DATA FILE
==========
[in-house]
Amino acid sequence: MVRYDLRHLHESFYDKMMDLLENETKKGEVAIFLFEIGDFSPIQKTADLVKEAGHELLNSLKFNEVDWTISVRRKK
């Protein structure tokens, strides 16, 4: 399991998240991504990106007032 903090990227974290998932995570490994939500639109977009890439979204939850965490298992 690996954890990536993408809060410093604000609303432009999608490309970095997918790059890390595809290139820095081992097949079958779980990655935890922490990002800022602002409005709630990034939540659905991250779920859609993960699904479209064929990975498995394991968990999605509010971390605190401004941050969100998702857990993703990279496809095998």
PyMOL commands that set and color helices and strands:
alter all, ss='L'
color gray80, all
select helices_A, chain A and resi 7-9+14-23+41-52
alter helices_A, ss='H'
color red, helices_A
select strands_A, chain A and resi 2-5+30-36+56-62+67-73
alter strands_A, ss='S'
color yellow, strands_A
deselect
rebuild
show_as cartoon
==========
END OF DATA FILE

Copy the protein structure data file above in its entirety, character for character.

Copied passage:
[in-house]
Amino acid sequence: MVRYDLRHLHESFYDKMMDLLENETKKGEVAIFLFEIGDFSPIQKTADLVKEAGHELLNSLKFNEVDWTISVRRKK
């Protein structure tokens, strides 16, 4: 399991998240991504990106007032 903090990227974290998932995570490994939500639109977009890439979204939850965490298992 690996954890990536993408809060410093604000609303432009999608490309970095997918790059890390595809290139820095081992097949079958779980990655935890922490990002800022602002409005709630990034939540659905991250779920859609993960699904479209064929990975498995394991968990999605509010971390605190401004941050969100998702857990993703990279496809095998």
PyMOL commands that set and color helices and strands:
alter all, ss='L'
color gray80, all
select helices_A, chain A and resi 7-9+14-23+41-52
alter helices_A, ss='H'
color red, helices_A
select strands_A, chain A and resi 2-5+30-36+56-62+67-73
alter strands_A, ss='S'
color yellow, strands_A
deselect
rebuild
show_as cartoon